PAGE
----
There's no questioning Tony Boselli's passion for professional football. Sunday afternoon, as Boselli's first daughter was being born, Boselli was there to provide support for his wife, Angi, but just in case she ran into overtime, Boselli had a television brought into the delivery room.
Ashli Boselli officially entered this world at 3:41 p.m. Sunday, or, at about the same time the NFL's one o'clock games were coming to a conclusion. Ashli's father, the star left offensive tackle whose season was ended prematurely by the need for shoulder surgery, celebrated the birth of his third child, then turned his attention to the 4:05 p.m. kickoff of the Jaguars-Steelers game.
Mother and daughter are doing well, but dad is not. His team lost to the Steelers, 20-7.
"We just can't put a whole game together. The margin for victory is so slim that you can't make mistakes. That's why Pittsburgh wins. They don't make mistakes and they find a way to win at the end," Boselli said.
This was another tough Monday; for the Jaguars because they have now lost six of their last seven games, and for Boselli because the Jaguars are his favorite team and because he's wearing a contraption on his upper body that requires his left arm to be in a raised position 24 hours a day. Boselli must remain in the devise for 4-6 weeks, requiring him to sleep in a reclining chair.
Recently, Boselli underwent surgery on the labrum in his left shoulder, only a few weeks after having the labrum in his right shoulder repaired. The right shoulder problem was in the front, which didn't require the harness in recovery.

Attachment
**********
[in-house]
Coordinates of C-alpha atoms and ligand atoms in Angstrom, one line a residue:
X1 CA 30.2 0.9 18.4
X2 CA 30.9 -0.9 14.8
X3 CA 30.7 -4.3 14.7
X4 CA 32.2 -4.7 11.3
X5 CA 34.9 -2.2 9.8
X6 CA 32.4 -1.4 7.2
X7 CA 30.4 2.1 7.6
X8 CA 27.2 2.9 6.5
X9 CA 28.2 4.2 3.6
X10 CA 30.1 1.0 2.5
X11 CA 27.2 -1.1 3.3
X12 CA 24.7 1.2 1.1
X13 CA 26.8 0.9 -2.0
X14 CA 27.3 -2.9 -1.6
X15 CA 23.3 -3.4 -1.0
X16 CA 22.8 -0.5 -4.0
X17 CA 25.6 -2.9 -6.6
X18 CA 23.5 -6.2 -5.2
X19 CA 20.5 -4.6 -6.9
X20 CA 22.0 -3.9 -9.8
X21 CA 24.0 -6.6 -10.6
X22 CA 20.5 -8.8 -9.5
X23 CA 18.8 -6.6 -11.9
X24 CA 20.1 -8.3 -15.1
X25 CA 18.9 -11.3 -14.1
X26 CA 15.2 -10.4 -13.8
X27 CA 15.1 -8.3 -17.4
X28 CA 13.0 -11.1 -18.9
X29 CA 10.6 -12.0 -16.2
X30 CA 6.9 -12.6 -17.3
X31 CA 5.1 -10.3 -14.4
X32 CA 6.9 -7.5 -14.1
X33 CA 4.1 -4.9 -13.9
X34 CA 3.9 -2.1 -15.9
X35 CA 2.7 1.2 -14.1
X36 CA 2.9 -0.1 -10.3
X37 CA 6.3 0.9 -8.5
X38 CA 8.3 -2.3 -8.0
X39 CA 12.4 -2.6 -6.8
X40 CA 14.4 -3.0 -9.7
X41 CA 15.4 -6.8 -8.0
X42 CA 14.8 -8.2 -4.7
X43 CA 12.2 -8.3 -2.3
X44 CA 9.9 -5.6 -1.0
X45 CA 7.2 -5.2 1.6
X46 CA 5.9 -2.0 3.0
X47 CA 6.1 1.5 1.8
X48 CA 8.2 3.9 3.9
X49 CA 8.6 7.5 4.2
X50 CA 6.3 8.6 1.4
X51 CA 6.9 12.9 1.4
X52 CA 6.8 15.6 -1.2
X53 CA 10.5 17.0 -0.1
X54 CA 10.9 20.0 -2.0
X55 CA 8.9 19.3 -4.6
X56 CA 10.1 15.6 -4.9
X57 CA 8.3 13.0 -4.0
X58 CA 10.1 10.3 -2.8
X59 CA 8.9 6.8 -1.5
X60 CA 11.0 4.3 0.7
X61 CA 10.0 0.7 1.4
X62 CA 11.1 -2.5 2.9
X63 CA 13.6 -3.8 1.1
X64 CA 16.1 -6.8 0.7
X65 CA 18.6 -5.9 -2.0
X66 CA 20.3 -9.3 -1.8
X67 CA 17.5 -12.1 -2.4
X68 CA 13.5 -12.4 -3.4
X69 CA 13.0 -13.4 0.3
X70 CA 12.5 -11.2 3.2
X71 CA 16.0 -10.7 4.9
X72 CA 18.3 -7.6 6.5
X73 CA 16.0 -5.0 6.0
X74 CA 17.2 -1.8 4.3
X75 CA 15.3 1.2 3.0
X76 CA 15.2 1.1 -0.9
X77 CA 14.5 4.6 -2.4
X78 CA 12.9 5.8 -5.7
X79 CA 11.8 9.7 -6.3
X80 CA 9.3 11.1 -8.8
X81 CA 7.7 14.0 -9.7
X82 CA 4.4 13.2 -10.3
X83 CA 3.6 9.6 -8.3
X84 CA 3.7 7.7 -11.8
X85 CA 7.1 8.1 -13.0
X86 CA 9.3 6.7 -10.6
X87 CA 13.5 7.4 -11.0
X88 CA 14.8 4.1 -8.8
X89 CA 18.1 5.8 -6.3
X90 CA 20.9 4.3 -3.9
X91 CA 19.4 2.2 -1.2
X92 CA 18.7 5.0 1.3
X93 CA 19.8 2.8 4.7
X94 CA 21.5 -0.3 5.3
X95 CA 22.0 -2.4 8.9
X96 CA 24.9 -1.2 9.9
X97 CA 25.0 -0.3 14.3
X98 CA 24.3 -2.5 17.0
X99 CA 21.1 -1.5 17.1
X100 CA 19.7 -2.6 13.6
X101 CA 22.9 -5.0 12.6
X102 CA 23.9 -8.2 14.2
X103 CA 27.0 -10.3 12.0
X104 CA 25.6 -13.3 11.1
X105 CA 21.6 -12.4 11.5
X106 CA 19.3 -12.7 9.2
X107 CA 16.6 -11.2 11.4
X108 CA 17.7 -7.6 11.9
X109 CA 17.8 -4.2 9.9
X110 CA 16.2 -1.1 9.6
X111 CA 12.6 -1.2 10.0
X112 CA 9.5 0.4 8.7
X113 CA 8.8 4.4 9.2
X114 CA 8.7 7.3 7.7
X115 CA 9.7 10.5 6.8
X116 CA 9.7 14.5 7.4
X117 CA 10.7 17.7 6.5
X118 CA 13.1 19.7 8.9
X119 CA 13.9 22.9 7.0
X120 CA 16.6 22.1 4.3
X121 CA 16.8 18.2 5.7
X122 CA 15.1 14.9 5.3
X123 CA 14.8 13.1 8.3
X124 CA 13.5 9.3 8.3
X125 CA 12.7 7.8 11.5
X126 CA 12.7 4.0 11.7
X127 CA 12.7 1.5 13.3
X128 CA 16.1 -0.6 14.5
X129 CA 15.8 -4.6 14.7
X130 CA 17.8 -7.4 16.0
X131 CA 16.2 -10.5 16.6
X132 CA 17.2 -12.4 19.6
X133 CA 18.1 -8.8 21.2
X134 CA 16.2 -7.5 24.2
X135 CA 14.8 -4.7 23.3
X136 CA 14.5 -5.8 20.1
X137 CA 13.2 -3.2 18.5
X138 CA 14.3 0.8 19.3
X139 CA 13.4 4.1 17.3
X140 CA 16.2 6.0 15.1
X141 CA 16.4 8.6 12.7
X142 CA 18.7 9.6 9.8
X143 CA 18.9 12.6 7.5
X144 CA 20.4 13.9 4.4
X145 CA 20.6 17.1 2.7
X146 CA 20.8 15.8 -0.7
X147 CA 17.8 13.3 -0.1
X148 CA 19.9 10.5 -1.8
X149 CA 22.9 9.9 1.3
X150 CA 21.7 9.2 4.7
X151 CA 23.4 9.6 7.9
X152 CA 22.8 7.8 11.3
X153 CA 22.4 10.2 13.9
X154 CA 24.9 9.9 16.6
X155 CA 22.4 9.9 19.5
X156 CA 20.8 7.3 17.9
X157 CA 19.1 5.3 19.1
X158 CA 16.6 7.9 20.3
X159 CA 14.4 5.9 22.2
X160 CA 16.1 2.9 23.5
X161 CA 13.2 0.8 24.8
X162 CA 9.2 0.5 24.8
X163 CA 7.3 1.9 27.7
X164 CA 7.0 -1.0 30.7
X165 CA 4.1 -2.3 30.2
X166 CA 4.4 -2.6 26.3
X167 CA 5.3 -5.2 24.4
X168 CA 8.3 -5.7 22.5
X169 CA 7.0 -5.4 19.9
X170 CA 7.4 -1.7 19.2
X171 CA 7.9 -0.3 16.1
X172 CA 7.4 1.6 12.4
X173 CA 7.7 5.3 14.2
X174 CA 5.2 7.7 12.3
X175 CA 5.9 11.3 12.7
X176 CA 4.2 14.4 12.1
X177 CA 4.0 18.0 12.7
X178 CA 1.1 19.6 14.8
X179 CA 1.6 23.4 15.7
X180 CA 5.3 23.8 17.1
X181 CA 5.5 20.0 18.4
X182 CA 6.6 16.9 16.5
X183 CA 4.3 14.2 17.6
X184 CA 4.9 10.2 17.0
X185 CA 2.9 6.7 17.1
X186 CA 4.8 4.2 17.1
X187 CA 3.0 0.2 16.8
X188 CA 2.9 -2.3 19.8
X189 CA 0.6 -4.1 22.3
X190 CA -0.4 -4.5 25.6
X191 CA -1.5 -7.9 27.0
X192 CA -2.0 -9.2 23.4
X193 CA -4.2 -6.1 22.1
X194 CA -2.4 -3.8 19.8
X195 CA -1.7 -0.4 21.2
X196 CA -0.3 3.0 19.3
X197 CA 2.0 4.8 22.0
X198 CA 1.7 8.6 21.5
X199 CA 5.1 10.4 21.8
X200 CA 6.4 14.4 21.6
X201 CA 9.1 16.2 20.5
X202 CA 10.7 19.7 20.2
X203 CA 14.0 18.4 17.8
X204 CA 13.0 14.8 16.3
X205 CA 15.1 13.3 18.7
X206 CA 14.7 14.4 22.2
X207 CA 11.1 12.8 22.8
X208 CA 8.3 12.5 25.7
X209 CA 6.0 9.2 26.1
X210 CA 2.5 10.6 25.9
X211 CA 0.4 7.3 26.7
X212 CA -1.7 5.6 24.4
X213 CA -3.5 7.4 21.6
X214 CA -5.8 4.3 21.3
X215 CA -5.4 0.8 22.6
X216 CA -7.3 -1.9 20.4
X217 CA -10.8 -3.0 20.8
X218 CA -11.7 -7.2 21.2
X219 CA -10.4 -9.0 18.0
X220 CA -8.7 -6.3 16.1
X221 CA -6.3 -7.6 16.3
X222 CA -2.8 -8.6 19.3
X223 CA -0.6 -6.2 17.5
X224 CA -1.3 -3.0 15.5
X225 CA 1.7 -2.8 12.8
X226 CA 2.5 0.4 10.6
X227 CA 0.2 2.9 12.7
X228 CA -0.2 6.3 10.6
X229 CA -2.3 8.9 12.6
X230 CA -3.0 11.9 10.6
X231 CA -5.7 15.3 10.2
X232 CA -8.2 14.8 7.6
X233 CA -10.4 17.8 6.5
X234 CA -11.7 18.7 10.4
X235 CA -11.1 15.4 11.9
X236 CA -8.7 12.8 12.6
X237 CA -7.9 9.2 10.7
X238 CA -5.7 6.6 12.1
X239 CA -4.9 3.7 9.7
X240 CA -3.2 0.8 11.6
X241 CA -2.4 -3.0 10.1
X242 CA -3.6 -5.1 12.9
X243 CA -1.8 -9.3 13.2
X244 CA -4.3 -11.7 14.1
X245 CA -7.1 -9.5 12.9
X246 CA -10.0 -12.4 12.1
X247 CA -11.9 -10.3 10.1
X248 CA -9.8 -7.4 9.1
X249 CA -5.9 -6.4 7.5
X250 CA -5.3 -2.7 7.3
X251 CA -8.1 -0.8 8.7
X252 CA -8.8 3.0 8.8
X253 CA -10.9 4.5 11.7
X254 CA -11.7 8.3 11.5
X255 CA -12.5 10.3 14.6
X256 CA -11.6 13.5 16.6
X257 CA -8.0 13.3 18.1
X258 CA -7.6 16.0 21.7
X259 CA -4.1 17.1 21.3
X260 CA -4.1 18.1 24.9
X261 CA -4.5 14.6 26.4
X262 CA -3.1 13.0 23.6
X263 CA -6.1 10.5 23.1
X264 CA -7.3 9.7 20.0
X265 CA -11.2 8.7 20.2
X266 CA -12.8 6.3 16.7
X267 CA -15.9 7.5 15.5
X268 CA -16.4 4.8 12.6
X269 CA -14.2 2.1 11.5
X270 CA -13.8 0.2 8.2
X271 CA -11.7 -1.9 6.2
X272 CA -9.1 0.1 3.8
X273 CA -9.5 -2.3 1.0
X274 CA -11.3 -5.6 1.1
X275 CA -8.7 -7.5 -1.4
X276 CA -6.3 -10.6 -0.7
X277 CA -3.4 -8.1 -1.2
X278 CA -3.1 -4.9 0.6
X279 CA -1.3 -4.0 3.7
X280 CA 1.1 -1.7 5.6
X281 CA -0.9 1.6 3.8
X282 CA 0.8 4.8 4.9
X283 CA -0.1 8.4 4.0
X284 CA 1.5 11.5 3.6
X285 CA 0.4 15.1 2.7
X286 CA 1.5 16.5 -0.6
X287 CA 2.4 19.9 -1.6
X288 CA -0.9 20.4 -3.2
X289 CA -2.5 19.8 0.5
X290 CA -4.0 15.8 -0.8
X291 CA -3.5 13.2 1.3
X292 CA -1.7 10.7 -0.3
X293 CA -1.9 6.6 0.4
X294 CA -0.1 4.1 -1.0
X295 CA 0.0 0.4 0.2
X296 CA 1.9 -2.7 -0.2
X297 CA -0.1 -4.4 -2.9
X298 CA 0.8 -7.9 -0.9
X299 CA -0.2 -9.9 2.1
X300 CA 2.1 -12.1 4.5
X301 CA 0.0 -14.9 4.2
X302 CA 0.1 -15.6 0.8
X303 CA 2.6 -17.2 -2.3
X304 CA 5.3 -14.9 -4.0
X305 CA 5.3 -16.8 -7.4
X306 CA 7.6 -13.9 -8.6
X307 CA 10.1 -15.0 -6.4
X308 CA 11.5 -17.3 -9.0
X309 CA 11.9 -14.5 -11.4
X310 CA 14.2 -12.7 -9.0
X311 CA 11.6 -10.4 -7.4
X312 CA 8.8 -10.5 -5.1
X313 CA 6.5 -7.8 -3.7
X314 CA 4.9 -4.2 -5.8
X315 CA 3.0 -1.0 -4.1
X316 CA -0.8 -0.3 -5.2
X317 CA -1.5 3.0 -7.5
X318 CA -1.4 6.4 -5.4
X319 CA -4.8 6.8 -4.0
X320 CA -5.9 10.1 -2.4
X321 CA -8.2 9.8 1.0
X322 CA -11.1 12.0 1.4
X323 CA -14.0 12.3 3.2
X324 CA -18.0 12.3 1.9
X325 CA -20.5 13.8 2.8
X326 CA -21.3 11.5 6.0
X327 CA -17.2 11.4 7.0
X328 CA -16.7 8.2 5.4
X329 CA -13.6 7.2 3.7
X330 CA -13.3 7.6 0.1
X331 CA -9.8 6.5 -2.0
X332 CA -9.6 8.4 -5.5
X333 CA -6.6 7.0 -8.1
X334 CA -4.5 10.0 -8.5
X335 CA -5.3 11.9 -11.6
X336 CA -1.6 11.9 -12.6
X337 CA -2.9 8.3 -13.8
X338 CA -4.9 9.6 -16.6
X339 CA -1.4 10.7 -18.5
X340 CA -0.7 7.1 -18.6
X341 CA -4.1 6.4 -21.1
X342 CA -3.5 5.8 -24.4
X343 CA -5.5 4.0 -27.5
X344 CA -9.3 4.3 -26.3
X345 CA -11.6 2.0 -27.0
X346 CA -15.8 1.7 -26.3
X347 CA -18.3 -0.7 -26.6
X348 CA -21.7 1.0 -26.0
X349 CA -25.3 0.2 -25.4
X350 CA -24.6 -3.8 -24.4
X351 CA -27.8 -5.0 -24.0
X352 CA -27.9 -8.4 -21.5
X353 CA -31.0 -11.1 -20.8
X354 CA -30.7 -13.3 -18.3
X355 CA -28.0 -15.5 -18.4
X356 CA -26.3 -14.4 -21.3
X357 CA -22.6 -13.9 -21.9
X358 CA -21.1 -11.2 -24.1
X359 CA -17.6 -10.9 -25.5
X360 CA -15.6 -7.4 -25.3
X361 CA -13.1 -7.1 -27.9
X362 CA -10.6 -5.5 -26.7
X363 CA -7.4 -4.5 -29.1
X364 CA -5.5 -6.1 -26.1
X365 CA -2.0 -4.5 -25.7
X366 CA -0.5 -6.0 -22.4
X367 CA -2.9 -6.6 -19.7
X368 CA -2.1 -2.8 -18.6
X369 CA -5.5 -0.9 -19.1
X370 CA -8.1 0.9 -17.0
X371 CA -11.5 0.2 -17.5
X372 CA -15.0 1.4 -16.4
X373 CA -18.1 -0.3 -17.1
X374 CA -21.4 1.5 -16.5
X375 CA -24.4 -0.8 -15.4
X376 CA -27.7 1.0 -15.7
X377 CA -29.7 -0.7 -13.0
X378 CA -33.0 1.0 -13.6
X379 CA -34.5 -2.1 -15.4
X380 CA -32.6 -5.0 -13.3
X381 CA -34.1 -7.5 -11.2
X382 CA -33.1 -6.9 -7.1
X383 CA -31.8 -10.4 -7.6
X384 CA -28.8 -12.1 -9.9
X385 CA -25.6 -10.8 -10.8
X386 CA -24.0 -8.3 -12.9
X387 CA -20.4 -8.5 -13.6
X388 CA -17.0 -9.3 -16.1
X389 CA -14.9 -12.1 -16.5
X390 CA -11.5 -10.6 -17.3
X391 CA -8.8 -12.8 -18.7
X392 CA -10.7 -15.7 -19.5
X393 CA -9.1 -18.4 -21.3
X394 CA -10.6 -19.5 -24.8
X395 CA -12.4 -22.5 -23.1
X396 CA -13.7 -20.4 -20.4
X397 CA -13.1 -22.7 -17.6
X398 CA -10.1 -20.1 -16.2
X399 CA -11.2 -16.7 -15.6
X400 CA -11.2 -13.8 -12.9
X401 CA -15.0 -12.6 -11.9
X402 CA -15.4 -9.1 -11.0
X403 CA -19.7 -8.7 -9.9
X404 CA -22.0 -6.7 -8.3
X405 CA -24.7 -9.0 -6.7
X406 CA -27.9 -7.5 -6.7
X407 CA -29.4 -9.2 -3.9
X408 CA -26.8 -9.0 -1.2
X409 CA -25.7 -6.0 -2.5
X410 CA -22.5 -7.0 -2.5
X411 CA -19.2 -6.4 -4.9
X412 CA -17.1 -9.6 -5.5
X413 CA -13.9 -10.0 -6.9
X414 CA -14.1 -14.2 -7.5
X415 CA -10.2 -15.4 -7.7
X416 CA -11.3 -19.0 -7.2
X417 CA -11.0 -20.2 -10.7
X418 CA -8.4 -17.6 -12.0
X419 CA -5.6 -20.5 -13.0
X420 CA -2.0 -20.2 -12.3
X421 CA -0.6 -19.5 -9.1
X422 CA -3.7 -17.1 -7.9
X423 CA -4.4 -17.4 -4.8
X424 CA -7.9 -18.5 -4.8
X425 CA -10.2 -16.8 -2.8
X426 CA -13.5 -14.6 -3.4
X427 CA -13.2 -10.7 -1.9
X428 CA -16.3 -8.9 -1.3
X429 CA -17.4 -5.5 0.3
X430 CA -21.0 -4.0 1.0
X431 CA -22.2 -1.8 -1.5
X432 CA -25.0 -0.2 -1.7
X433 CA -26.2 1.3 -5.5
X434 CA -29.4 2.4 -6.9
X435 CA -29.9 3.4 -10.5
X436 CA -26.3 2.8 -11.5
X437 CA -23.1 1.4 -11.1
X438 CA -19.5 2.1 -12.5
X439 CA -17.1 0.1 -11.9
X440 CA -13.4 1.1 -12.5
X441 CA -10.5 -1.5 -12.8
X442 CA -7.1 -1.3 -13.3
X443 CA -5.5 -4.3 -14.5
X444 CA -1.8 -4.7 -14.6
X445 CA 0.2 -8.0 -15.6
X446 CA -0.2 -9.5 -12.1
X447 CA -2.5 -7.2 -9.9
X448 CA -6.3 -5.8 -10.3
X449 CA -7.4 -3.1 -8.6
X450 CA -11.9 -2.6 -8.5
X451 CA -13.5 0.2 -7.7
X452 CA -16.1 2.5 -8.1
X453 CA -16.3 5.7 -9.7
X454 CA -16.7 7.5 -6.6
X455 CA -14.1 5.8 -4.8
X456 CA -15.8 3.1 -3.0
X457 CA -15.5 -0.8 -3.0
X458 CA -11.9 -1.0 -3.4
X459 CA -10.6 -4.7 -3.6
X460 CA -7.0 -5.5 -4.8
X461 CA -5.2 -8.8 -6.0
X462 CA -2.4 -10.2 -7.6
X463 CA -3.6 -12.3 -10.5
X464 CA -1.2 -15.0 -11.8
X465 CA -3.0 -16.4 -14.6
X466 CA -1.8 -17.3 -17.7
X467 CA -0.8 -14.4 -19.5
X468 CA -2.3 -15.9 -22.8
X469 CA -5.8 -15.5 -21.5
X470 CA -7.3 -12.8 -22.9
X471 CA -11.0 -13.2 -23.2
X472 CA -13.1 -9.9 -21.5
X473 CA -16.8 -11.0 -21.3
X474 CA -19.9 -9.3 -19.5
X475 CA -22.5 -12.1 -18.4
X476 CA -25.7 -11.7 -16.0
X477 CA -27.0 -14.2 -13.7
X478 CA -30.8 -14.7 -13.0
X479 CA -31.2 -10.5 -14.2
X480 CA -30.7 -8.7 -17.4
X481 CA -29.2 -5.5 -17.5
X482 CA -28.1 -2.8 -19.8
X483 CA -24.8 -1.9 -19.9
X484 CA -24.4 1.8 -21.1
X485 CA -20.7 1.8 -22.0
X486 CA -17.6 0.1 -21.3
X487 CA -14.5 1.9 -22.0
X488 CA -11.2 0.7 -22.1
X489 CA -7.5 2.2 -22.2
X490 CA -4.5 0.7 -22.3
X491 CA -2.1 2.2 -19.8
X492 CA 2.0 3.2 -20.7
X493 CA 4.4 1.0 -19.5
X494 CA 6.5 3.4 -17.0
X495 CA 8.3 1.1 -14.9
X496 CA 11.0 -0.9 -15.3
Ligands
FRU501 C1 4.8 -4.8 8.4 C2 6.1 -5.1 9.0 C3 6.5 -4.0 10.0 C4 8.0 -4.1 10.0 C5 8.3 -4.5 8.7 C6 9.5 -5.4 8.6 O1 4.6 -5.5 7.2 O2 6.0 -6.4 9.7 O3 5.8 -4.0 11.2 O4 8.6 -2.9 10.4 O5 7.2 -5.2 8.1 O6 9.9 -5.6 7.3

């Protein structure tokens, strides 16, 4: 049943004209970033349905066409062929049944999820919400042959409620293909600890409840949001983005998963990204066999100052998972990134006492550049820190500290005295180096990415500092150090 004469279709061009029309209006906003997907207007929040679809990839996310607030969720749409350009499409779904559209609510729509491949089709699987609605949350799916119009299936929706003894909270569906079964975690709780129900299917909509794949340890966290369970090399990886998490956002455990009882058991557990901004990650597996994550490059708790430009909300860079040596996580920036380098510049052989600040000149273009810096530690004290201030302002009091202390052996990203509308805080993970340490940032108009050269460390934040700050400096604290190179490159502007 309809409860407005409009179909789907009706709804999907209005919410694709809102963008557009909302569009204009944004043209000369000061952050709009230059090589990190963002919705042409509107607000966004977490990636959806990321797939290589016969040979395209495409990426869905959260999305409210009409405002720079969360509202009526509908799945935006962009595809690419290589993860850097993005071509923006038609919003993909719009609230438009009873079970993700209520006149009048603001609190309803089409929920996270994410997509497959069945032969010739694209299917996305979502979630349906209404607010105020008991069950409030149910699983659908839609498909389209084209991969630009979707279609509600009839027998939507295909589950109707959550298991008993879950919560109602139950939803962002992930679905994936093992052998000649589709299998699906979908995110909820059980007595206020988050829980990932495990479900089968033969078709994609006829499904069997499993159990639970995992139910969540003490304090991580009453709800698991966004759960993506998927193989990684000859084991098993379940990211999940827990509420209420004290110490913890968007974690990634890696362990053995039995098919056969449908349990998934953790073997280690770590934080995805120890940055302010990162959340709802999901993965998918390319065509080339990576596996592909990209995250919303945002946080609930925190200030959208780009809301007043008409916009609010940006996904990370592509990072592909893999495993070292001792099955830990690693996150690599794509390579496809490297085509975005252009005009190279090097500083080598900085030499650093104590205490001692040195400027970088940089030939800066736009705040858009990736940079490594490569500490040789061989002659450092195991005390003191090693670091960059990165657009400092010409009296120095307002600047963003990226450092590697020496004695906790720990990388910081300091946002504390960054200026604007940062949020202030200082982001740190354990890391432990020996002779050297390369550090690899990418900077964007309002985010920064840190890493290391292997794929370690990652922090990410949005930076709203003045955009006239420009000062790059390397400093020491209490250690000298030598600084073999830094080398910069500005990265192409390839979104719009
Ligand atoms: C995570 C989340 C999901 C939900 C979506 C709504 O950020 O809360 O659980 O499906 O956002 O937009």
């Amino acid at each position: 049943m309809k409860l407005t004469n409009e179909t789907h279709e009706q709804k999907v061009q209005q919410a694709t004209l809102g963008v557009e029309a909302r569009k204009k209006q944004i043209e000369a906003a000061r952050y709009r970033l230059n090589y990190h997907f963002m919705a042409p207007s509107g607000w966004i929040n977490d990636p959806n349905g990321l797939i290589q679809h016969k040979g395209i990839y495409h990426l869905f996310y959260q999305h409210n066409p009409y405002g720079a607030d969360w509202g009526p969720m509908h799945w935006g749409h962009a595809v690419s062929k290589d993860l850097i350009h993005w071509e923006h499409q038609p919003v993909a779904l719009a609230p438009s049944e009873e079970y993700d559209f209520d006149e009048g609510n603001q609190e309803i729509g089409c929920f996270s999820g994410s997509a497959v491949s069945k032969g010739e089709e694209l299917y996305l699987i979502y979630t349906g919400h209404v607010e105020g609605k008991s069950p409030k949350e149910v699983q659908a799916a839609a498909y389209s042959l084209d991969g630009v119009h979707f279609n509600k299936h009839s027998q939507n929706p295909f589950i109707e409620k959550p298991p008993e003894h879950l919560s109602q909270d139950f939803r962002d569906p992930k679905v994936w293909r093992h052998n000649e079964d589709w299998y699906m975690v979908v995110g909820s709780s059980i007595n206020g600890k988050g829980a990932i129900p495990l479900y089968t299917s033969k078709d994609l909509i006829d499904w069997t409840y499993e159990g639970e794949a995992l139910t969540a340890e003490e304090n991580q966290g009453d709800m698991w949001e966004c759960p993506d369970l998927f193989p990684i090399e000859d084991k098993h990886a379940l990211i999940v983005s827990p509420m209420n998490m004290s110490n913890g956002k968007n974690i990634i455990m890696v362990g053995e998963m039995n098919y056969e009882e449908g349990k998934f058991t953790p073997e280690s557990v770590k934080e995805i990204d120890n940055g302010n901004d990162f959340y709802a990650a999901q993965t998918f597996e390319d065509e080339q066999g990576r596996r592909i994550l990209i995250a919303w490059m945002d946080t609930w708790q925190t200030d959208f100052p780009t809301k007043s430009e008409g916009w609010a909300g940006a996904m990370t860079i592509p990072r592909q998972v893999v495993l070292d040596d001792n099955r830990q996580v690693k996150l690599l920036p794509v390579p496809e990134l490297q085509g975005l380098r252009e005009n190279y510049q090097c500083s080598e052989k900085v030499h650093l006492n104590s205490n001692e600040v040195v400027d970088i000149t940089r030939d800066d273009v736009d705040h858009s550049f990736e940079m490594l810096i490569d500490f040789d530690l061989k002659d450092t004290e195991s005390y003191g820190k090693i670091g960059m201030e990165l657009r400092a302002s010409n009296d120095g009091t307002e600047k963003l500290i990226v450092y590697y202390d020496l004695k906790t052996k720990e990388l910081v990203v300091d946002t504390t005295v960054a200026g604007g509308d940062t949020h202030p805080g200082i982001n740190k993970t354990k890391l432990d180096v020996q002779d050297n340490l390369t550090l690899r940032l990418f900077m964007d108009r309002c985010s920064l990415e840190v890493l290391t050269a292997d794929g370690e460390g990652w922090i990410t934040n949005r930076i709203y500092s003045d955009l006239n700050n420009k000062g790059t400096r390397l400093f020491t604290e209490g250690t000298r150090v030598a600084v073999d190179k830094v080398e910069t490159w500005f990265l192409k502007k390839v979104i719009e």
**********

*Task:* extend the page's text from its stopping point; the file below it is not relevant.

"Pittsburgh is good. They're smart. They don't turn the ball over and they say, 'we're going to beat you at the end.' That's how games are decided. Out of 13 games, 10 of them are probably decided in the last five minutes," Boselli said.
Coach Tom Coughlin concurs. "It reminded me of some of the early games in Pittsburgh," he said of Sunday's loss, which seemed to hinge on three plays in which quarterback Jon Quinn was stripped of the football while being sacked.
Quinn replaced Mark Brunell as the Jaguars' starting quarterback when it was decided prior to kickoff that Brunell's injured right quadriceps would not permit him to play. Quinn responded by completing 17 of 31 passes for 225 yards and by rushing for a team-high 39 yards, but he was not able to produce any points.
With the ball at the Steelers 18-yard line late in the game and the Jaguars trailing 13-7, Quinn was sacked and stripped of the ball by Joey Porter. It was the game's deciding play.
"He had people open. In a three-step drop, that ball has to come out. The quick-out (Sean Dawkins) was there; (Kyle) Brady on the hook. He should've thrown the ball," Coughlin said of Quinn, whose hesitation permitted Porter to close for the sack.
Quinn took the rap for the loss, but he was clearly victimized by an offensive line that was bowled over by the Steelers. When a reporter singled out center Jeff Smith today, Coughlin said: "There were indications when each one of our linemen took turns getting run over. If there's an area of disappointment, that's it.
"People came to the ballpark ready to play. I saw it in their eyes. All of those things were there. What wasn't there was the win at the end of the game," Coughlin added.
It has been a repeated theme in the Jaguars' losses. They play almost well enough to win, only to fail at crunch time.
"They're good enough. Find a way to win. Somebody make a play," Coughlin said.